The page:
For 4 mornings in a row, my family has been uncomfortably anxious.
The school bus tracker app, which shows us exactly where the elementary school bus that picks up our youngest daughter, HAS NOT BEEN WORKING.
It’s glitched every once in a while throughout the year, but never for 4 consecutive, frustrating days.
“But, Ashley,” you say.
“Can’t you just take her to the bus stop a little before the time when it should arrive?”
And this feels logical.
But 6:37 is rarely when it actually makes the stop.
Some days it’s 15 minutes ahead.
Some days, 15 minutes later.
And, I don’t know about you, but making educated guesses at the crack of dawn (sunrise was 6:41 a.m. this morning) isn’t my strongest skill set.
I err on the side of DO NOT RISK MISSING THE BUS.
Because missing it means an hour of your life shot sitting in bumper-to-bumper traffic on 2-lane roads that weren’t planned to accommodate thousands of frustrated parents and little ones.
So, for the past 4 mornings, we’ve been checking the app (which, for some reason, works like magic in the afternoons and gives us false hope for the next morning), complaining that it’s not working again, and feeling absolutely blind without its guidance.
“So, how does this help me make my newsletter better?” you ask (clearly the repetitive rough start to the day has me hearing voices).
If you stopped sending (just as the tracker has stopped working reliably), would your subscribers feel anxiety or frustration?
Or would they not really notice?
Aim to be critical, or at least semi-critical.
Or, perhaps, enjoyably episodic?
Enough so that they’d notice your absence.
I’m not saying go wreck their mornings with a no-show every so often.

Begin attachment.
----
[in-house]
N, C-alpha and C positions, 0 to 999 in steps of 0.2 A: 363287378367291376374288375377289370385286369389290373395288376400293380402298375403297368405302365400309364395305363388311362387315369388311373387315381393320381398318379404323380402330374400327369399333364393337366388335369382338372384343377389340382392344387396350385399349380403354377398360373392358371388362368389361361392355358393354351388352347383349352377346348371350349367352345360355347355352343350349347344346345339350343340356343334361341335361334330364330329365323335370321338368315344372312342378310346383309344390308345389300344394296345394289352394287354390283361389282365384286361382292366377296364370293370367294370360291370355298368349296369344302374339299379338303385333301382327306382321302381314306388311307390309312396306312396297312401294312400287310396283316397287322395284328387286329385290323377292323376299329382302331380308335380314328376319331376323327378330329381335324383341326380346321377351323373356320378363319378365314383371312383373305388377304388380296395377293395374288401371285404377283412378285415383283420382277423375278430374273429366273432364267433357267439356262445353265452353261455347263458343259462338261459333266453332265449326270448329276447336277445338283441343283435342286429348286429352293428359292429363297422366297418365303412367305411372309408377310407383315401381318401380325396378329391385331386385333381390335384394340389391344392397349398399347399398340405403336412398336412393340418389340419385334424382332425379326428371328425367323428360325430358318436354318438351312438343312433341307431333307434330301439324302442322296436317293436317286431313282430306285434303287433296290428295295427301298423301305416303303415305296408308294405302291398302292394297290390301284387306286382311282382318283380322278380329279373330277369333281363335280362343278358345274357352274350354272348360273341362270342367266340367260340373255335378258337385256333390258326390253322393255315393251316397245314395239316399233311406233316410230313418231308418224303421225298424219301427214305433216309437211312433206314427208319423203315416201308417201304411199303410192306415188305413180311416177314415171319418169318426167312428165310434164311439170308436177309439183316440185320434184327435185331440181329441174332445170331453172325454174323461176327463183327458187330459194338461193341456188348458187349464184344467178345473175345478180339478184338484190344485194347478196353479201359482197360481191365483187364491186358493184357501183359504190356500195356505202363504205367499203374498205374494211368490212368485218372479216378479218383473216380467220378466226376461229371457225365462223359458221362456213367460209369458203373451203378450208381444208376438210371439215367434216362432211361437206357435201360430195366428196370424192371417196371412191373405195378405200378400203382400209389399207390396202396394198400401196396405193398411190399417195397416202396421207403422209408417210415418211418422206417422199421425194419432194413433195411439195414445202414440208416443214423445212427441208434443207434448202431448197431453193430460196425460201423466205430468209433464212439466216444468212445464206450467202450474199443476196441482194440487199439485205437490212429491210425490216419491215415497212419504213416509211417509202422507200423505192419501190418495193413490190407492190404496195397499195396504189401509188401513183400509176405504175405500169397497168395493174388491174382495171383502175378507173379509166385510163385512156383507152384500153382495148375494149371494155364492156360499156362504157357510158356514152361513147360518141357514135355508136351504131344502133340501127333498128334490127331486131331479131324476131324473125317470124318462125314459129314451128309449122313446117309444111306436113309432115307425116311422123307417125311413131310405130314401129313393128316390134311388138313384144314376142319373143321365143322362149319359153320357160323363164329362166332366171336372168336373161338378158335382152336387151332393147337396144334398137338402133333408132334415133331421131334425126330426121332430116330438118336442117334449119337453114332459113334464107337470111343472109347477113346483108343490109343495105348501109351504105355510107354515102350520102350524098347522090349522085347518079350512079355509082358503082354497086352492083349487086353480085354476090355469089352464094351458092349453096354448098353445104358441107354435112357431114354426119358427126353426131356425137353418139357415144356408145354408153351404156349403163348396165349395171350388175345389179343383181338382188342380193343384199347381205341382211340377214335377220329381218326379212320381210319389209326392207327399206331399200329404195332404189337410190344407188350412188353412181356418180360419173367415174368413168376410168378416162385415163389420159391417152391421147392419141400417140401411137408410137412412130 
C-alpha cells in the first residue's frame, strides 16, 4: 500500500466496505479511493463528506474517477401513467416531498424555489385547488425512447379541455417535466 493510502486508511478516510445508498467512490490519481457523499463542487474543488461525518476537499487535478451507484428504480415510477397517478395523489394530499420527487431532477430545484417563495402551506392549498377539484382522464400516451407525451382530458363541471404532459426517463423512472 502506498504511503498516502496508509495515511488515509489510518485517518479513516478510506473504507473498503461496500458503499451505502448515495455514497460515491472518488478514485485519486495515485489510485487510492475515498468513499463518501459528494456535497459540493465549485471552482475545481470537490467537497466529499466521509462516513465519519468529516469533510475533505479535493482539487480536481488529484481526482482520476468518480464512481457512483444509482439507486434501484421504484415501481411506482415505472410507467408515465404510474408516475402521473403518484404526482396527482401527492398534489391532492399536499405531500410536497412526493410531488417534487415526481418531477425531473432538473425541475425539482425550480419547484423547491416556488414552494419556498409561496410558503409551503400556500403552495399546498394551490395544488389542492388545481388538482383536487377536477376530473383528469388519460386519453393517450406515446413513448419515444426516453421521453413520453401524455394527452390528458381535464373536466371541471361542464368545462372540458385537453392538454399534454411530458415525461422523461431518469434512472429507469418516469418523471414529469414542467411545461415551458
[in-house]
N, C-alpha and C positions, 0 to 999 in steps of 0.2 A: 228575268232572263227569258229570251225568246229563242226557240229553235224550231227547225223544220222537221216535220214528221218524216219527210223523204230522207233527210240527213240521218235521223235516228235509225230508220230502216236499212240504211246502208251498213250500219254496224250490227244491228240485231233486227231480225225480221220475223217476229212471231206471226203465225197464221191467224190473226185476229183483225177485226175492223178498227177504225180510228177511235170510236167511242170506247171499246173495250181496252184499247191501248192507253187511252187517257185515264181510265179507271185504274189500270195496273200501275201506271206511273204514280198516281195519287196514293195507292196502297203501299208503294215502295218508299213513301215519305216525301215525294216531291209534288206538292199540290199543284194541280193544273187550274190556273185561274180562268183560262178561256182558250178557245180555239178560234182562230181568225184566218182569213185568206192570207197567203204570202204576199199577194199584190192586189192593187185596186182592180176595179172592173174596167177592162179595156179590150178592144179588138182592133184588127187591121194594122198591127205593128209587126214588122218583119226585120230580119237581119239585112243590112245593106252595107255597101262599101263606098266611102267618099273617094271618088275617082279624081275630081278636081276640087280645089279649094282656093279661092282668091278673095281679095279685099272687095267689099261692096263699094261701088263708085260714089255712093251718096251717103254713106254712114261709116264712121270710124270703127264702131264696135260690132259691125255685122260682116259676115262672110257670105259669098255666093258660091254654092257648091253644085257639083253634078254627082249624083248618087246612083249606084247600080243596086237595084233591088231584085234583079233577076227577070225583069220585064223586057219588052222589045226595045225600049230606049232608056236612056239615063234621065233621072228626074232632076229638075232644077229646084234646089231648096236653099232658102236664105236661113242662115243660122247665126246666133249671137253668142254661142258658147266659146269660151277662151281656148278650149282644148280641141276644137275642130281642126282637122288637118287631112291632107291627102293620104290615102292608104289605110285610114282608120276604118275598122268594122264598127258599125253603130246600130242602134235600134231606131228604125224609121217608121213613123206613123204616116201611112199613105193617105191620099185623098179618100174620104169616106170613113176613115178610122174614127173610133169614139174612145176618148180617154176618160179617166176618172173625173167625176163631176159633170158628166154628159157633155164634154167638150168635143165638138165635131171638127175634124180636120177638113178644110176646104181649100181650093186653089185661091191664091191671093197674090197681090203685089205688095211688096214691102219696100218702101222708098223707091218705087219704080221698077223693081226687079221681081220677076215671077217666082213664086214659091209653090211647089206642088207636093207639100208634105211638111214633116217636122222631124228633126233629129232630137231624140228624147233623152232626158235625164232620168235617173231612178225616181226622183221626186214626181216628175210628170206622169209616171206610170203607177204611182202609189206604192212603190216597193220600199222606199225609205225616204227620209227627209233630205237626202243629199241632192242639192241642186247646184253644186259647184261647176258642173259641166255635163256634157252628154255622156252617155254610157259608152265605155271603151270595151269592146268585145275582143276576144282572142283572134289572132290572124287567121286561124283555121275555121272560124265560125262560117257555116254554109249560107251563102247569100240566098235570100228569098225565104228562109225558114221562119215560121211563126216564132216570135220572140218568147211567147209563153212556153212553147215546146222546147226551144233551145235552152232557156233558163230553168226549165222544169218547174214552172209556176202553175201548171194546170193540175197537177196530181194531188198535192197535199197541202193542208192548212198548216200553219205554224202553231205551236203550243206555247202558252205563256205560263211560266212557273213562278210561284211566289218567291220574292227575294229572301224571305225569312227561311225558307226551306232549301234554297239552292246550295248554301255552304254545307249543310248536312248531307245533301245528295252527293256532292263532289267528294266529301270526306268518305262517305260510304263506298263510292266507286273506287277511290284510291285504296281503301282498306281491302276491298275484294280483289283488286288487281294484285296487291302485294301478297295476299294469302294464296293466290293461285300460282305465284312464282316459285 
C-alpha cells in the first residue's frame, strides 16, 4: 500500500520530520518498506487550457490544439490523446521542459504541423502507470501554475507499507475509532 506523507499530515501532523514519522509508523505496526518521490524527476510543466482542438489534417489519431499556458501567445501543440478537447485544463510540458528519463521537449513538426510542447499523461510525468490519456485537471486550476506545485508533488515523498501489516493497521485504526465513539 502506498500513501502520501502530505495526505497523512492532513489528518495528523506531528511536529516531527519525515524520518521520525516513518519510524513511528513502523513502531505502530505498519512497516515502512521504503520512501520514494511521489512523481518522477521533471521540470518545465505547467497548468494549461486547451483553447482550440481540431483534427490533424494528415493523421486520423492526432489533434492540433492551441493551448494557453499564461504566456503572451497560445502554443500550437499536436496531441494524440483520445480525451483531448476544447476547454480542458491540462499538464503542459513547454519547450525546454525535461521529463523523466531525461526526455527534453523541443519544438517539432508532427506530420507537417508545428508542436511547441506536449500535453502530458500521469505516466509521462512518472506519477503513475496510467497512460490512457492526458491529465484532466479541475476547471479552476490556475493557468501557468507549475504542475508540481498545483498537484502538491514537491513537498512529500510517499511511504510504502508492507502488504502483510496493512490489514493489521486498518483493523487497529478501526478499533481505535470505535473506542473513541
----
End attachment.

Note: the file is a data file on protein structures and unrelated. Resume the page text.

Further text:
But, it’s actually healthy if your readers depend on you for a specific reason.
It strengthens your relationship with subscribers when you send what you say you’ll send.
When you… actually deliver, right?
Your newsletter should provide a value they’d rather not live without.
Be the reason they don’t miss the bus.
Morality, Marketing Strategies, And More
Just how knowledgeable are you as a publisher? This week’s insights help to shed some light on everything from online subscriptions and subscription marketing to morality and URLs.
- Online subscriptions are doing more than providing a pathway to revenue. Marc Tracy shares how they are creating hope for local papers here.
- Real question: are paywalls morally ethical? In this article, Alexandra Borchardt examines the dilemma and forecasts 2 different worlds of journalism.
- In this Adweek article, Mark Stenberg writes how Industry Dive is set to break $100 million in revenue as it reaches 2.5 million free email subscribers.
- Are you playing Wordle? The NYT recently spent 7-figures to buy the free, online game and Jakub Parusinski with The Fix is speculating what this means for subscription marketing.
- As a publisher, just how much do you know about URLs? Barry Adams is sharing his wisdom on everything from HTTPS protocols to trailing slashes here.